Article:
Again, as a regular speaker on the London assembly, one would expect David to be comfortable speaking and he was, he looked well turned out though casual and he was comfortable speaking and answering questions. He didn’t however have much presence on stage and didn’t give me a leadership feel to him. Again, he’s a little soft on change in the party.
Anne Marie Waters
Started off nervously but picked up as she went through, Her body language though is very poor, and she does not have the stature on stage to be a commanding presence. She is very strong in her views, but a little hectoring in her replies, and her use of pointing fingers doesn’t go down well with many audiences. Again, does not have the gravitas or appearance to inspire confidence and that leadership quality is missing in her performance.
Bit casual for this I felt, but cannot deny he had stage presence, speaks well and confidently and certainly was one of the top two in terms of performance, putting his point across and his communication skills, he’d also be pretty media friendly in his appearance. My only concern is his rather abrasive approach and speech, and I know that were not a bunch of snowflakes, but sometimes a difference in tone will get people onside and not antagonise them. His focus seemed to be on the party and it’s organisation, rather than on leadership of the party.
Henry I found very interesting. He was the only candidate that actually dressed appropriately to be viewed as a party leader! He came across as calm, in control, with a very very good understanding of what’s needed within UKIP. He spoke well and clearly, he can communicate well, and he also outlined his background which is impressive and should have equipped him well for leadership of an organisation. He answered all questions clearly, as did the majority of the candidates, but he also had a commanding presence on stage, and I’m sure his military background helped here
My view on the result of this hustings:
Based on this and having looked at the other candidates, the candidates I would have considered were:
John Rees Evans
Ben Walker is a little too raw to be leader this time around, but a little more experience and I would see him being an excellent leader. However, if we, as a party membership want reform of the party structure, I would consider that he would probably make an excellent chairman where his desire to reform and professionalise UKIP could be put to good use.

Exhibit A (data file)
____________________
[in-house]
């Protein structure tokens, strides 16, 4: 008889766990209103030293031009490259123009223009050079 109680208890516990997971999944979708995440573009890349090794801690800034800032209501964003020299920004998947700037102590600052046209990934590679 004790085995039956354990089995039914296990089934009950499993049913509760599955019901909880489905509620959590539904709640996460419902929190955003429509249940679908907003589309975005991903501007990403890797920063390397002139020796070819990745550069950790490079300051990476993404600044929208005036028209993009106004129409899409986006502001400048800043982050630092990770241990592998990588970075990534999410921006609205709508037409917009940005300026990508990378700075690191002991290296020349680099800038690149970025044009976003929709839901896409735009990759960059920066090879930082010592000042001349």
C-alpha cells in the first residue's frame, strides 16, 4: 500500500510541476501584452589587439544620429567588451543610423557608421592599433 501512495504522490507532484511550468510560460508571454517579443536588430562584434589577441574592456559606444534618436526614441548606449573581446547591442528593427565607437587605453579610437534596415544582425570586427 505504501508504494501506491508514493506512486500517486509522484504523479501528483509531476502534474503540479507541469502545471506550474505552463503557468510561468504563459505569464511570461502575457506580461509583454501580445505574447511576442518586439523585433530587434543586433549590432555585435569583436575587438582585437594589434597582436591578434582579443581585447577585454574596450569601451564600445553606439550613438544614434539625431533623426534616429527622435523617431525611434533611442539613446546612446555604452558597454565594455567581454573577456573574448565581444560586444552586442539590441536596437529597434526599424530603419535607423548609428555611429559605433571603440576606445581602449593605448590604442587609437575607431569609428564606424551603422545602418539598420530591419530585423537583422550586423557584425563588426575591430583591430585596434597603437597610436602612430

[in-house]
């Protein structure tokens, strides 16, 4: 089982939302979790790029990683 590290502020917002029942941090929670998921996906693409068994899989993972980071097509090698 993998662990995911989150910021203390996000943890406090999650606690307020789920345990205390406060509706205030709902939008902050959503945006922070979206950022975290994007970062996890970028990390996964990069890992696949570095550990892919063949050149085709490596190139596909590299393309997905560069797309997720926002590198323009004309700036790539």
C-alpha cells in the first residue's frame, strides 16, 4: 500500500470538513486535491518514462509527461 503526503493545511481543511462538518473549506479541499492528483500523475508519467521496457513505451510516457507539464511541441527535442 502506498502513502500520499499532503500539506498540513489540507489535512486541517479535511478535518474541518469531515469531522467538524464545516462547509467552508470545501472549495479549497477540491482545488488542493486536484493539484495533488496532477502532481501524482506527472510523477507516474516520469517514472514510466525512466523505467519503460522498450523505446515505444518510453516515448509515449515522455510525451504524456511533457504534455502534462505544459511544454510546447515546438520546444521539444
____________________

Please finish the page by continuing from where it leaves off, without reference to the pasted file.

John Rees Evans impressed last time, and again he is putting up a good campaign. However, his is a little accident prone in the media which at present we can ill afford. His use of a hand held device for prompting on his speeches can be distracting and detracts from his performance and the message he puts across. He needs to be involved at a reasonably senior level and his ideas on direct democracy deserve serious investigation. Again, one for the future.
Peter Whittle has been good on the London Assembly, and his speaking is improving, however, he again lacks that presence and drive to be a good leader, he is also I think too close to the current leadership and management of the party which, if we want change is not a good place to be.
Of the four I would suggest that again Henry is the best candidate, he has the right credentials, he dresses appropriately and has the presence that would create the instant perception of a leader that is so important. He has been trained in leadership skills, and it shows. He is also very considered in his speech and is, I think less likely than some to others to say something embarrassing.
I stress again that this is my view, and I know many of you will disagree, but I have looked at this purely based on the hustings and recent events and my view of what we need as a leader in UKIP. All have their own view on the future of UKIP, most want some form of change in the party, but it was not a policy event and this didn’t enter into the discussion. One comment though, we should not be looking for a Nigel Farage 2, there is not one of those around!
I won’t comment here on my views on other comments that have been made outside of recent weeks but obviously there are some things that could be said about what we need, or don’t need as a leader, and if the editor wishes I may comment on that later